Letters and Manuscripts — Volume 10

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Lt 14, 1895

Bolton, Fannie

Armadale, Melbourne, Australia

November 23, 1895

This letter is published in entirety in TSB 208-209.

Fannie Bolton:

I have been considering your case in connection with [W. F.] Caldwell, and I have no other counsel to give than I have given. I consider you have no moral right to marry Caldwell. He has no moral right to marry you. He left his wife after giving her great provocation. He left her whom he had vowed before God to love, to cherish while both should live. Before ever she obtained her divorce, when she was his lawful wife, he left her for three years, and left her in heart, and expressed his love to you. The matter has been negotiated largely between you and a married man, while he was legally bound to the wife he married, who has had two children by him. 10LtMs, Lt 14, 1895, par. 1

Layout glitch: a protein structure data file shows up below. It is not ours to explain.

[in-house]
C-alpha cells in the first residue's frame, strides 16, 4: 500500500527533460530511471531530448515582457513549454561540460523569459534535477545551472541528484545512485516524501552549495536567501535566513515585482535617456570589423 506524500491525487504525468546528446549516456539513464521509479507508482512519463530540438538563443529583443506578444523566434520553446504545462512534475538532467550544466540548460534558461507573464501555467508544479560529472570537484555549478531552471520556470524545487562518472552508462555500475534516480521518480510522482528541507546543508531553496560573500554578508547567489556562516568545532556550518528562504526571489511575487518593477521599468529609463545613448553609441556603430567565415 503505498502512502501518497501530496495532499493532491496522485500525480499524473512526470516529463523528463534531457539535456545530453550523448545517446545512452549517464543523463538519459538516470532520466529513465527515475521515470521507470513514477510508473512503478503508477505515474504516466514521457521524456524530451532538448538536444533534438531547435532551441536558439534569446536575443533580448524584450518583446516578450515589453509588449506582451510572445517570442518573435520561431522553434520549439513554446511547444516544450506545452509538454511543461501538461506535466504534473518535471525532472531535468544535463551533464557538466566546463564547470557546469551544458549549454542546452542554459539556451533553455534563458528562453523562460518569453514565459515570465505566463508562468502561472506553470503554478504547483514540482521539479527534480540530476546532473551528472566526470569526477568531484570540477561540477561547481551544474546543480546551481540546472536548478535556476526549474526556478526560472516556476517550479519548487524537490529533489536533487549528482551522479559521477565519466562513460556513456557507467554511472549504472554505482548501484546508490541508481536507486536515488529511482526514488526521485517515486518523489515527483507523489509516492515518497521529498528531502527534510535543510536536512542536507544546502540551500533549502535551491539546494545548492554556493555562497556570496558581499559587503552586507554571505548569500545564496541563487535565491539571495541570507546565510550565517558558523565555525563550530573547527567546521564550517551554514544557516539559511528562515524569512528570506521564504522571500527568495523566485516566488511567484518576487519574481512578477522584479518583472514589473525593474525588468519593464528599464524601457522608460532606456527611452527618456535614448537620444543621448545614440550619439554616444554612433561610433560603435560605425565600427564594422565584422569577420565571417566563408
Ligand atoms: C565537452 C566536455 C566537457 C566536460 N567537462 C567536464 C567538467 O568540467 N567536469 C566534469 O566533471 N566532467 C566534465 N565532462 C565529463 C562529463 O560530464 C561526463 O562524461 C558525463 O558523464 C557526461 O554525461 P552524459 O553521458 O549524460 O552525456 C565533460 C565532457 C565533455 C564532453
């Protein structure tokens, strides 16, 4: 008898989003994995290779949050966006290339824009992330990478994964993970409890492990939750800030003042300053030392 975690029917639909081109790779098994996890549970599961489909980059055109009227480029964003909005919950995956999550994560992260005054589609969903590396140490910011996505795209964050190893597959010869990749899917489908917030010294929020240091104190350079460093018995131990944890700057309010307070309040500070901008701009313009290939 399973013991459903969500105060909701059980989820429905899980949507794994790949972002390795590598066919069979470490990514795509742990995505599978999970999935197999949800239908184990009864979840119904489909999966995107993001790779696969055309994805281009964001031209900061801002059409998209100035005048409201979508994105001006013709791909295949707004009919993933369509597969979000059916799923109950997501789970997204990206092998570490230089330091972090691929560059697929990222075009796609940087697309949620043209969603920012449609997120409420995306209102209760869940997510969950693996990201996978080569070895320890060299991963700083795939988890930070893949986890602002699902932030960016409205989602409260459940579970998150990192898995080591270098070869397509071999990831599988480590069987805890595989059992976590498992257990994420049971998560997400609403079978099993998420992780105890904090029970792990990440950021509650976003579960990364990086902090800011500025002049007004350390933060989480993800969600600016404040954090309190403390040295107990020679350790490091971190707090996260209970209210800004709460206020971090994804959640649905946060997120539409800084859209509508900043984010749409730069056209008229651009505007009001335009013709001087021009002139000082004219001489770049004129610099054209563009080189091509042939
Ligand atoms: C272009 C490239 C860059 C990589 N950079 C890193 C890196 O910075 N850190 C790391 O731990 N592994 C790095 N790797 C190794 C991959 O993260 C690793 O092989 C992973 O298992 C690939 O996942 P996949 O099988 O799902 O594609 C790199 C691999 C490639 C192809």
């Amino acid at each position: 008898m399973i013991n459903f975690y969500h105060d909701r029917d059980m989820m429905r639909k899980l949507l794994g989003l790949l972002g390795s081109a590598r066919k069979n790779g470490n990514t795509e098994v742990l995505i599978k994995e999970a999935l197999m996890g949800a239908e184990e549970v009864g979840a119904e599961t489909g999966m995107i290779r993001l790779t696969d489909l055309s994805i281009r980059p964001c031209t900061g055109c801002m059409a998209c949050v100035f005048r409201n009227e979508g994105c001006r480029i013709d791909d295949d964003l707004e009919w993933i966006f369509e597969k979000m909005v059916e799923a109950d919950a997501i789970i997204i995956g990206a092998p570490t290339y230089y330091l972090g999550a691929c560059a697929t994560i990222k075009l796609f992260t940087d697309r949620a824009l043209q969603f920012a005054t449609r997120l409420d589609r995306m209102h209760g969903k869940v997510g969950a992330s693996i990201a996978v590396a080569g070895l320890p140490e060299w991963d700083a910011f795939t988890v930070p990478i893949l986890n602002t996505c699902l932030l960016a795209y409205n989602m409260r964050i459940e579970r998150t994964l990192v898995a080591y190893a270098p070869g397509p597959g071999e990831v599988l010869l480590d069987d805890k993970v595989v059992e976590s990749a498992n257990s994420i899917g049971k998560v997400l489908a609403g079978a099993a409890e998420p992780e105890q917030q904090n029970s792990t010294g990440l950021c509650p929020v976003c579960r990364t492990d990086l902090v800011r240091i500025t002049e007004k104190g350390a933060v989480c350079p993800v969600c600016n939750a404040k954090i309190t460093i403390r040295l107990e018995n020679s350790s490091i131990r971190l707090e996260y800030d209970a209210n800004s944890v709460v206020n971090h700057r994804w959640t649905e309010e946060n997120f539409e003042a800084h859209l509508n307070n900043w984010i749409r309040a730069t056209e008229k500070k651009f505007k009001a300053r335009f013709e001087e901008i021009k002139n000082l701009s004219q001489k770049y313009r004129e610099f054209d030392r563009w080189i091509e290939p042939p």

I see not a particle of leniency in the Scriptures given either of you to contract marriage, although his wife is divorced. From the provocation he has given her, it was largely his own course of action that has brought this result, and I cannot see in any more favorable light his having a legal right to link his interest with yours or you to link your interest with his. 10LtMs, Lt 14, 1895, par. 2

One thing is settled. I could not connect either of you with me if this step is taken, for I see this matter in a light that the Scripture would condemn your connection. Therefore I wish you both to understand that from the light which the Lord has given to me regarding the past and the present, I could not think of employing either one of you if you take this step. 10LtMs, Lt 14, 1895, par. 3

I am astonished that you should for a moment give thought to such a thing, and place your affections on a married man who had left his wife and children under such circumstances. I advise you to lay your thoughts and plans regarding this matter just as they are before our responsible brethren, that you may receive their counsel and let them show you from the Law of God the error into which you have fallen. You both have broken the law even in the thinking that you might unite in marriage. You should have repelled the thought at its first suggestion. 10LtMs, Lt 14, 1895, par. 4